Students tell Lehman that they have found friends in Aloha and that it helped them feel connected to the course. She said they are also more confident.
At first, the program was optional, with Lehman dropping students’ lowest quiz score in return for attending 10 sessions. Later, she made the program mandatory, counting it toward students’ grades.
Running Aloha is a lot of extra work, Lehman said. But the results are promising. She gave students who took the course in the winter 2019 session — when Aloha was required — a very similar final to the one she had used the previous year. The class got an average of 70 percent on the final exam, she said — nine percentage points higher than the 61 percent average of students the year before.
That result was very encouraging to Lehman, who will begin her first summer term with the Aloha requirement in place next week.
How do you help your students connect with one another? Have you seen those relationships improve students’ learning? Write me (firstname.lastname@example.org) about your approach and results and I may include them in a future newsletter.
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How Much Work Should I Assign?
In theory, at least, college students spend quite a bit more time studying than attending class. But just how much work can professors expect them to accomplish during that time? A recent tweet from Claire Major, a professor in the Educational Leadership, Policy, and Technology Studies department at the University of Alabama, points to a handy tool: The Course Workload Estimator from Rice University. Fill in some blanks on your course’s reading and writing assignments and exams, and the tool will provide an estimate of the hours you’re asking students to put in per week.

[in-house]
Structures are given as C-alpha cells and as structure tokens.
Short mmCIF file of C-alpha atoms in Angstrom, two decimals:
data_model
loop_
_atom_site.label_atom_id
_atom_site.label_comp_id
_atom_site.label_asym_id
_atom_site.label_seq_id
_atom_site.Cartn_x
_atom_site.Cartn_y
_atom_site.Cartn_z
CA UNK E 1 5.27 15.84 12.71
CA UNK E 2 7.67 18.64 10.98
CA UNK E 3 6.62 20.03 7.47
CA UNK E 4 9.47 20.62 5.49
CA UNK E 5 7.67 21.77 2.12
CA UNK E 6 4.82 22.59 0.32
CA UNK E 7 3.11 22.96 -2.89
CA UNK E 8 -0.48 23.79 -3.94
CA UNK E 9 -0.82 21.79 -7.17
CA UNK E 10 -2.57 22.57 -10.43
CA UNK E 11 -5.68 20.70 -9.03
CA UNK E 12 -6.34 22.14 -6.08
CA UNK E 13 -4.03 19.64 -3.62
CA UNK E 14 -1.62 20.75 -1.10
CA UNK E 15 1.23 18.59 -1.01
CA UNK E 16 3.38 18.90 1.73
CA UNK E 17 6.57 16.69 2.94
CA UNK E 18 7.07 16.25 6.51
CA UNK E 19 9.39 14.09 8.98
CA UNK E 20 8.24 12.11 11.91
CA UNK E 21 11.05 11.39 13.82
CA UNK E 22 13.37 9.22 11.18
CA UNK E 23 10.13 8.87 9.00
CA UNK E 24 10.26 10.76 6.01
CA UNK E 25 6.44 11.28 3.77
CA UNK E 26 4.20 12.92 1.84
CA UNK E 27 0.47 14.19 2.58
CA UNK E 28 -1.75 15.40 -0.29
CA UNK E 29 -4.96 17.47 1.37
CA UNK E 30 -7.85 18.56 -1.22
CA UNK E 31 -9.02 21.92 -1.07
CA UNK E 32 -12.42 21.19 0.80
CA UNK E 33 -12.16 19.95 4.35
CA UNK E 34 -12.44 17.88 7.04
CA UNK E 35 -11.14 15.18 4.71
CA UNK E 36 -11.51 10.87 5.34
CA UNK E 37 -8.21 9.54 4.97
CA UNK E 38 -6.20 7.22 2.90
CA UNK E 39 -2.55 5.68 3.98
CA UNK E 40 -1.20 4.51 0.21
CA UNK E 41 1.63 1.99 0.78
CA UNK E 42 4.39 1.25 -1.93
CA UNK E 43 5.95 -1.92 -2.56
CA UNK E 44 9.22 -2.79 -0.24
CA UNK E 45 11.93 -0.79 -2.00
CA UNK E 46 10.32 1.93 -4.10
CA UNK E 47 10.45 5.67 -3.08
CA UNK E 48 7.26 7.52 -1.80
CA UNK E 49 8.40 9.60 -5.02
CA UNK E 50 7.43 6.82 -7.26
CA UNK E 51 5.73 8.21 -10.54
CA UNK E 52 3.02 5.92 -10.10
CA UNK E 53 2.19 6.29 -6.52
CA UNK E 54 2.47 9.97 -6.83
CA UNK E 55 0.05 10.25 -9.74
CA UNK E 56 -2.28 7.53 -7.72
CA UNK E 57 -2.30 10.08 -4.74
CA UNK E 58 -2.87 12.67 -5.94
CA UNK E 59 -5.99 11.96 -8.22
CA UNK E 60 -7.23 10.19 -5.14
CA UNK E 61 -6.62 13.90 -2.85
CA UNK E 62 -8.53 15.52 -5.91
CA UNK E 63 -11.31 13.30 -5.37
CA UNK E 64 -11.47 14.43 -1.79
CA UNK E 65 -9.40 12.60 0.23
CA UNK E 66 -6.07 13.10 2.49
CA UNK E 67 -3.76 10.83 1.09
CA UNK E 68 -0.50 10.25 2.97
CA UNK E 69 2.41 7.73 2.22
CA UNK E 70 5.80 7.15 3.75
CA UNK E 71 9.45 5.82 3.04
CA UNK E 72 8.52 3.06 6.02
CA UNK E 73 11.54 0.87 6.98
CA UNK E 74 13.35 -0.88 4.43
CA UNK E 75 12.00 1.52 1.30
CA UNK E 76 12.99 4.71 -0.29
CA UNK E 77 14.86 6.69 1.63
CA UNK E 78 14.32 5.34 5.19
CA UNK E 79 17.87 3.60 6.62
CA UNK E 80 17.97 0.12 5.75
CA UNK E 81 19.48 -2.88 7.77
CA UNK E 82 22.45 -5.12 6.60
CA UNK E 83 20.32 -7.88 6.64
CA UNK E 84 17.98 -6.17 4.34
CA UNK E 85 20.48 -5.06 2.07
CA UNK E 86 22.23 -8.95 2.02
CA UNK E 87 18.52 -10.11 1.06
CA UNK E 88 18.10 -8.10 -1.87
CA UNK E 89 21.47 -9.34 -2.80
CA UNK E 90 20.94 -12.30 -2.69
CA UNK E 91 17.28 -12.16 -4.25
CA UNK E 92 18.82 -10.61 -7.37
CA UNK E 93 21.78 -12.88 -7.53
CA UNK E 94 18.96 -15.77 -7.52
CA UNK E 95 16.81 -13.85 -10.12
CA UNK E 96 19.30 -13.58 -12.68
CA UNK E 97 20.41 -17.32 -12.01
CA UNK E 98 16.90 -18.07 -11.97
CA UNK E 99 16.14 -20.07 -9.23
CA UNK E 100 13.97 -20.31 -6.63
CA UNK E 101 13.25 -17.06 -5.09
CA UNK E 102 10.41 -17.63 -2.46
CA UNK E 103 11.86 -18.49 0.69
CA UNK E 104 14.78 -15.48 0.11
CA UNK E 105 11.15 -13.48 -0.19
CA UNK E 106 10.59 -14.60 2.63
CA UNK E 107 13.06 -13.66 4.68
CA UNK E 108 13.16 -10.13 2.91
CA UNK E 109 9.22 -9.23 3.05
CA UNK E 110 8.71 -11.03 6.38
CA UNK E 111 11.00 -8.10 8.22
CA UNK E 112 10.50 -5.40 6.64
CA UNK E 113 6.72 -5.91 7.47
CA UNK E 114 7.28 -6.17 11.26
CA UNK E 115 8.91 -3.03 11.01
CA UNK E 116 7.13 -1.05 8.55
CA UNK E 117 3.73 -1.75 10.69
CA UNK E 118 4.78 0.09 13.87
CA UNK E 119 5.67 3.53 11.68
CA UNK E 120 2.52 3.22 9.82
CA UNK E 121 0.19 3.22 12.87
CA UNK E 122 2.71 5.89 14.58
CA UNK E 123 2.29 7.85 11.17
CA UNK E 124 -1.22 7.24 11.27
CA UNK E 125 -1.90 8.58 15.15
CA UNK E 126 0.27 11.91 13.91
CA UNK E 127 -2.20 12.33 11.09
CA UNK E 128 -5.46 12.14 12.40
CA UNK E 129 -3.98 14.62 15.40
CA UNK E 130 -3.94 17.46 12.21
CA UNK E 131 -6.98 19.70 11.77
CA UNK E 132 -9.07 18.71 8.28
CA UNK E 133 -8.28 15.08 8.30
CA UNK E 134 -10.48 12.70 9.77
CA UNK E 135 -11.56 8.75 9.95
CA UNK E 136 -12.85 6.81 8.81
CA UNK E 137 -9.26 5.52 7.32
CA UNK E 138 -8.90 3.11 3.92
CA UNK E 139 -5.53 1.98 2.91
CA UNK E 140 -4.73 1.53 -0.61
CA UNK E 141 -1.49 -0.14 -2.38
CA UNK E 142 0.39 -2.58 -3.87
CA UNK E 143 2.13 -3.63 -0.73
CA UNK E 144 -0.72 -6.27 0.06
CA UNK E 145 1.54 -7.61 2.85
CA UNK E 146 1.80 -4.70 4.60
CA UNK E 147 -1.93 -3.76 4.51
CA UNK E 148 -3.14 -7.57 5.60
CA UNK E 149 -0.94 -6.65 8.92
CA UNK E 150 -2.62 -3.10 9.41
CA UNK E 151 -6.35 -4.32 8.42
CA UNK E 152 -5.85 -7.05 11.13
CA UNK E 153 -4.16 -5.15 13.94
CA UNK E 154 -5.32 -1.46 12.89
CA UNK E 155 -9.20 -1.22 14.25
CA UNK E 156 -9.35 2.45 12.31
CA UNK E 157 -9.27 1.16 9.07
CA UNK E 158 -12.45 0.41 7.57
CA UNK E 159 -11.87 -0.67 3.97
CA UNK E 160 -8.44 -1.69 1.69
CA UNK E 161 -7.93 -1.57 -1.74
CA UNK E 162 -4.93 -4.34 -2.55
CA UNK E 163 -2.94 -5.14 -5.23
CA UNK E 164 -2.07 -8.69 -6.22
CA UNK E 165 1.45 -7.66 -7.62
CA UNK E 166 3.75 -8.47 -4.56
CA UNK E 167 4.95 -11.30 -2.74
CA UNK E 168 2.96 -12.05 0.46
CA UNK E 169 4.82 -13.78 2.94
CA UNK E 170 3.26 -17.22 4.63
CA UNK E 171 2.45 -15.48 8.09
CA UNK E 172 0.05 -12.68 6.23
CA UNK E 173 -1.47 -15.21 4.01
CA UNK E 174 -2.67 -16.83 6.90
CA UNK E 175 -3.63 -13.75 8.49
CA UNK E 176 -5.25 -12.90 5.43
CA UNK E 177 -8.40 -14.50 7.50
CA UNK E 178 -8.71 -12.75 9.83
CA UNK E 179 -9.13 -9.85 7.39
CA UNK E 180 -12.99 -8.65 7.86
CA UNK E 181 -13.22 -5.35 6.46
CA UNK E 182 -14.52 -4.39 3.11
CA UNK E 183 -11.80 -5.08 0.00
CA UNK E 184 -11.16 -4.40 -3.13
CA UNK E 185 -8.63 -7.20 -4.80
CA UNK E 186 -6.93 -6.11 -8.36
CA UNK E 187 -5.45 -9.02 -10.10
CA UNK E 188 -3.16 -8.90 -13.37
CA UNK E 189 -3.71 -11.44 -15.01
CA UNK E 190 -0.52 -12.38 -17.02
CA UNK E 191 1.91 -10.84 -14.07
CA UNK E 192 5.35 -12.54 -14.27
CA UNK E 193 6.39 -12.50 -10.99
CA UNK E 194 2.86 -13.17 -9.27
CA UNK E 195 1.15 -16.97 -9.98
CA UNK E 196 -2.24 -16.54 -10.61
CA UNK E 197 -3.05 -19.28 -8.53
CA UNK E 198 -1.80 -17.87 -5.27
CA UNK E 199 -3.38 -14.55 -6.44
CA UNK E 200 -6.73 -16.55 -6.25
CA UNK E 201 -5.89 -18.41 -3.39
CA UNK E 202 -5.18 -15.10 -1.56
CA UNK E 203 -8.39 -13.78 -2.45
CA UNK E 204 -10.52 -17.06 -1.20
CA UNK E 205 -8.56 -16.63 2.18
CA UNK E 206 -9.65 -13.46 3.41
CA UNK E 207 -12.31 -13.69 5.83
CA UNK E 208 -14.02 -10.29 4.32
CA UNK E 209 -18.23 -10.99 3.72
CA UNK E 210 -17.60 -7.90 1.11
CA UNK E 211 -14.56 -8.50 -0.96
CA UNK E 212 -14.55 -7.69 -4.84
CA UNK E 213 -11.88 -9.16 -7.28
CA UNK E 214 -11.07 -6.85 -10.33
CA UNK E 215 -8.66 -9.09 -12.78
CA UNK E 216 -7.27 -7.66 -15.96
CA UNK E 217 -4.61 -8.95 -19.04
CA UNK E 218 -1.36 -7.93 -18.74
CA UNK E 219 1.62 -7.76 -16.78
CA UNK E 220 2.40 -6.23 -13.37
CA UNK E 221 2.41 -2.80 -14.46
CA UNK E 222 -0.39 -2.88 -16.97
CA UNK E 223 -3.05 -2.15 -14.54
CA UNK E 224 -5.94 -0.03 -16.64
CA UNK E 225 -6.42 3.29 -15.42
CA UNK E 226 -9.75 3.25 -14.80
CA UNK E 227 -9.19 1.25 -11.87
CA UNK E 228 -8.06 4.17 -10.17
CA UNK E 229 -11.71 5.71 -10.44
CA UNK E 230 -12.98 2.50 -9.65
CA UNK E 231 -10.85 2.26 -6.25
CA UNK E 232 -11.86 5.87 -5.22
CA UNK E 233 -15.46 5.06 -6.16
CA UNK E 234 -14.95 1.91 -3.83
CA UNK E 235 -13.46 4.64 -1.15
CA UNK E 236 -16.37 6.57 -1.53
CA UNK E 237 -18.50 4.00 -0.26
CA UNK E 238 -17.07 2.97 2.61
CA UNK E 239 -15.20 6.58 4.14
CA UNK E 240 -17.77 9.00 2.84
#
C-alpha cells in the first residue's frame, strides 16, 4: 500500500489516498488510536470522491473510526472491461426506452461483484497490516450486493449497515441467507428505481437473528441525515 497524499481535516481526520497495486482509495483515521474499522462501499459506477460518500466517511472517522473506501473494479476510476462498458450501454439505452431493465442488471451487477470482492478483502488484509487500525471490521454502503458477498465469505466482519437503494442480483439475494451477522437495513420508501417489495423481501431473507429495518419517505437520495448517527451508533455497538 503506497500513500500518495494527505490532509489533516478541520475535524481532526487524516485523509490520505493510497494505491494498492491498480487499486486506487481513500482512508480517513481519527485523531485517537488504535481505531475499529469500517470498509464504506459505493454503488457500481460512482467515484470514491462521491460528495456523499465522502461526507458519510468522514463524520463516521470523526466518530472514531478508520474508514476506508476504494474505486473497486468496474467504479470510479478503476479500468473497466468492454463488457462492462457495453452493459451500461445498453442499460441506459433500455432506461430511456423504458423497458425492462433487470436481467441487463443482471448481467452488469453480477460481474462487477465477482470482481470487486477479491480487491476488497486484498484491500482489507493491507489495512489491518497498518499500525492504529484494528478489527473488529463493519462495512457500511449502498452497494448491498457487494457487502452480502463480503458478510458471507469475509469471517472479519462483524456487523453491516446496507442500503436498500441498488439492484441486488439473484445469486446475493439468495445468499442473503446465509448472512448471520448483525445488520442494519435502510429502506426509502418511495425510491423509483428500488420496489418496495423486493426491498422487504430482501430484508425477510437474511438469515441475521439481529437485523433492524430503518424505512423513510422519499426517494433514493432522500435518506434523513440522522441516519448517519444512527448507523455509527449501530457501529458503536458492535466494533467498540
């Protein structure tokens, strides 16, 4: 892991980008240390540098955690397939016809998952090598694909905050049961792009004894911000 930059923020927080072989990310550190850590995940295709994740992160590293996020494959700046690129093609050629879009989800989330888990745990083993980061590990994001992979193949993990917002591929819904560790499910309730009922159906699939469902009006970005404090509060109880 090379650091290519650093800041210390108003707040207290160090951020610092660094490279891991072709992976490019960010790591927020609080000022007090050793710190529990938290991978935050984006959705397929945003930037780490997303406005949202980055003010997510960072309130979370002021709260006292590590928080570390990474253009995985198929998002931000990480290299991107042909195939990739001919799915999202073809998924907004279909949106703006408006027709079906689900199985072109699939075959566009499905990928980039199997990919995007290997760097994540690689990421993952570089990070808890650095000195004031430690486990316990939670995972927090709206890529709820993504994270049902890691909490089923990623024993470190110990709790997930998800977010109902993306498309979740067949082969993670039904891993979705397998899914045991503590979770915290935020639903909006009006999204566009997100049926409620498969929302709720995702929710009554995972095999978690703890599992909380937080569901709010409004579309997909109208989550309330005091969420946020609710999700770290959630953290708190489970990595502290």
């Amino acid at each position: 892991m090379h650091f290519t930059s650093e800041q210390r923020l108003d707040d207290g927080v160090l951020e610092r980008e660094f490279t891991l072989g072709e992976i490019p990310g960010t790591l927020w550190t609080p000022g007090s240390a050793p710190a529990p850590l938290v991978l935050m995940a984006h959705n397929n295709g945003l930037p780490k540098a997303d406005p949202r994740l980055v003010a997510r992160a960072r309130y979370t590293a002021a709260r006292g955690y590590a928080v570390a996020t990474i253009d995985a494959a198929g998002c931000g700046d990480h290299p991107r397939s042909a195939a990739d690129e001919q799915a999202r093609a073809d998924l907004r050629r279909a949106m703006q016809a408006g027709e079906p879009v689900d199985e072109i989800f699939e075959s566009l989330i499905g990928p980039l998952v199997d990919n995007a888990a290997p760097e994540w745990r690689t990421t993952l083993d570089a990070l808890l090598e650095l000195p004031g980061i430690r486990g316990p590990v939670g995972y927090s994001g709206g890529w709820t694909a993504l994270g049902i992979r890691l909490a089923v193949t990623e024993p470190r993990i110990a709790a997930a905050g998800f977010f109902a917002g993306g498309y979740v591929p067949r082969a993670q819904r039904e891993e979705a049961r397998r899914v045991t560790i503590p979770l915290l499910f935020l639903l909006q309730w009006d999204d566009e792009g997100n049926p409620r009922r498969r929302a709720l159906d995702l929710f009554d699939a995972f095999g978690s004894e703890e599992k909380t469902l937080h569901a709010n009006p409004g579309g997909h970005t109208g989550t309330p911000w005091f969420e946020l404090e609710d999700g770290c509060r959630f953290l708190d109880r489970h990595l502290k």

Are there other online teaching tools you think newsletter readers might benefit from? Send me your suggestions: email@example.com
New Books on Teaching
Our colleague Ruth Hammond has compiled her latest list of new books on higher ed — read the full thing here — and it includes quite a few teaching-related titles. Here are Ruth’s descriptions of some of them:
- The Instruction Myth: Why Higher Education Is Hard to Change, and How to Change It, by John Tagg. A guide to shifting the focus of higher education from instruction to learning of lasting value, using research-tested practices.
- Out There Learning: Critical Reflections on Off-Campus Study Programs, edited by Deborah Curran and others. Examines what students can learn, and unlearn, about communities and places through short-term field trips.
- Learning to Collaborate, Collaborating to Learn, by Janet Salmons. Explains how to engage both classroom and online students in increasingly complex collaborative tasks that will prepare them for team projects in the workplace.
A correction to last week’s newsletter: The middle initial I gave for the program director of two large psychology courses at Ohio State University was incorrect. She is Melissa J. Beers, not K. The story has been updated online.